My wife of 10 years and I were part of the same, very insular religion.
I decided several years ago to no longer participate. She and her mother (who lives with us) are still devout.
Our friends inside the religion now shun me and don't do anything with us as a couple.
She’s embarrassed to include me in religious social events (though I’d happily attend).
It’s very difficult for me since we were both very social and active with others.
I've since joined sports teams and started volunteering. She’s not interested in these and spends her free time watching TV.
She’s also gained weight - a symptom of her feelings of distress.
She says she loves me and shows me affection, but I don't see how we can be happy together if we can't share friends.
She’ll stay committed to our marriage for as long as I’m with her, especially since it’s mandated by her religion.
I need help determining whether this is something that can/should keep going, and if so, how.
In The Lions Den
You don’t say whether you want to keep the marriage going, nor mention whether you still love her.
Your leaving the religion has affected her greatly, too. As a couple, you’re already coming apart.
To stay together, you’d both have to compromise. She’d have to stand by you proudly, even at religious social functions.
You’d have to try harder to include her in your other socializing, and also find more couple time together.
Have that conversation. The decisions will become clearer to both of you.
My second husband and I are in love and have few issues beyond our children.
His eldest is grown up, but dismissive and rude to both of us. His youngest (a teen) is also dismissive and rude, but her father refuses to see it because she’s a strong student and overall good kid.
Despite her ignoring me, and dirty looks, I say nothing, and make efforts to engage with her.
My teens are very different from his. They’re talkative, outgoing, social, and push the limits. I’ve had to deal with issues around dating, skipping school, disrespect, and pot use. Both are also hard working, helpful, and good students.
My husband can’t stand them, even when they’re doing well.
When they arrive, he becomes distant, unfriendly, and critical of them to me.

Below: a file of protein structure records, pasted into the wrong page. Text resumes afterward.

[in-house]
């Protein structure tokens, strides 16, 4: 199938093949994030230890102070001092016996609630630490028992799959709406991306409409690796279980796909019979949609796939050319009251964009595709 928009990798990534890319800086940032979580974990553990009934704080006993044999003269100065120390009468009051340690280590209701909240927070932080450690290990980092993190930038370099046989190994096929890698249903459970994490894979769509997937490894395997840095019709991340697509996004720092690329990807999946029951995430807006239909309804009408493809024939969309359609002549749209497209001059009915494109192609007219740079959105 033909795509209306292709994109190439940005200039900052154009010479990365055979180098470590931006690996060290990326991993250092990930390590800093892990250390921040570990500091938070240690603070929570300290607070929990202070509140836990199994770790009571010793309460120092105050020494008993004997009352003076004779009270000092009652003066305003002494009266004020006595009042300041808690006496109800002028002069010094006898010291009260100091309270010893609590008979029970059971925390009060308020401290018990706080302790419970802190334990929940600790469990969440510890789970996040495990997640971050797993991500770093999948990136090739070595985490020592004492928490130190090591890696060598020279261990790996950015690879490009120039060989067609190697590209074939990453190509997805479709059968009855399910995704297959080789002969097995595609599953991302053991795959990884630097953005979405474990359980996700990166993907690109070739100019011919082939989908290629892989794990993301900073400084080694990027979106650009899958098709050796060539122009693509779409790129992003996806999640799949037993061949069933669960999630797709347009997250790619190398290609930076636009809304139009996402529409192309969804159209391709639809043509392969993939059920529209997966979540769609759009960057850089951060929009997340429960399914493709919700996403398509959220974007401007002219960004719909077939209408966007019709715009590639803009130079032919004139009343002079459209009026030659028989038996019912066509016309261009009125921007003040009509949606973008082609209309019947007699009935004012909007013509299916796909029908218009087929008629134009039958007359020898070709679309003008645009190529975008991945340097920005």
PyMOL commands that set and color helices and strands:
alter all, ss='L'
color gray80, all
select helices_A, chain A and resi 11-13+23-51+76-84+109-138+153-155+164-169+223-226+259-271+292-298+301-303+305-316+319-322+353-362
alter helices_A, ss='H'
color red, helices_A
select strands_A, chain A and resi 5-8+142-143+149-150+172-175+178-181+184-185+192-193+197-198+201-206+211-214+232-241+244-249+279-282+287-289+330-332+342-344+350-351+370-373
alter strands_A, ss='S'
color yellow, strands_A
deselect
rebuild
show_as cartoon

He takes issue with everything they do or don't do, and doesn’t engage with them.
Yesterday, my son and I prepared dinner for him and his daughter. They didn’t like the meal. My husband made his daughter something else. She went to her room, and then left without a goodbye. He went silent.
I’m tired and embarrassed by this childish behaviour. How do I keep everyone happy?
You cannot make everyone happy, especially not with a man who dislikes your children from the get-go.
His daughter resents the whole scene. That could pass with maturity… but not with her father supporting her rudeness.
Keep showing an interest in her, but withdraw when she’s dismissive.
Do NOT be afraid to tell your husband that his attitude makes the situation far worse.
His disapproval of your children only encourages his daughter and creates an Us vs. Them environment.
And his own rudeness shows where his children get their example.
Despite his warmth when the kids aren’t there, you two may not make it to the better times when they’re older. Unless you get counselling for this divisive “unblended family” situation.
FEEDBACK Regarding the aunt whose nephew is being spoiled with toys (May 11):
Reader – “I’m fortunate to have two sets of grandparents who adore my three children.
“Many times, I feared they were giving my kids “too much.”
“Sometimes, it got overwhelming. It seemed there were toys everywhere!
“Twice a year I do a cull, and quietly give away the toys no one seems to be playing with.
“The aunt might want to offer to her sister- and brother-in-law to help them sort through all the toys when they’re ready to give some away.
“She could say something like, “I’ve noticed you have a lot of toys for Billy to play with.
“When you’re ready to sort through them, I know some great charities that take gently used toys as donations. I’d be happy to help you organize.”
“She might find they appreciate the offer if they’re feeling snowed under by all the clutter!”
Tip of the day:
Major personal changes also affect your partner and your relationship.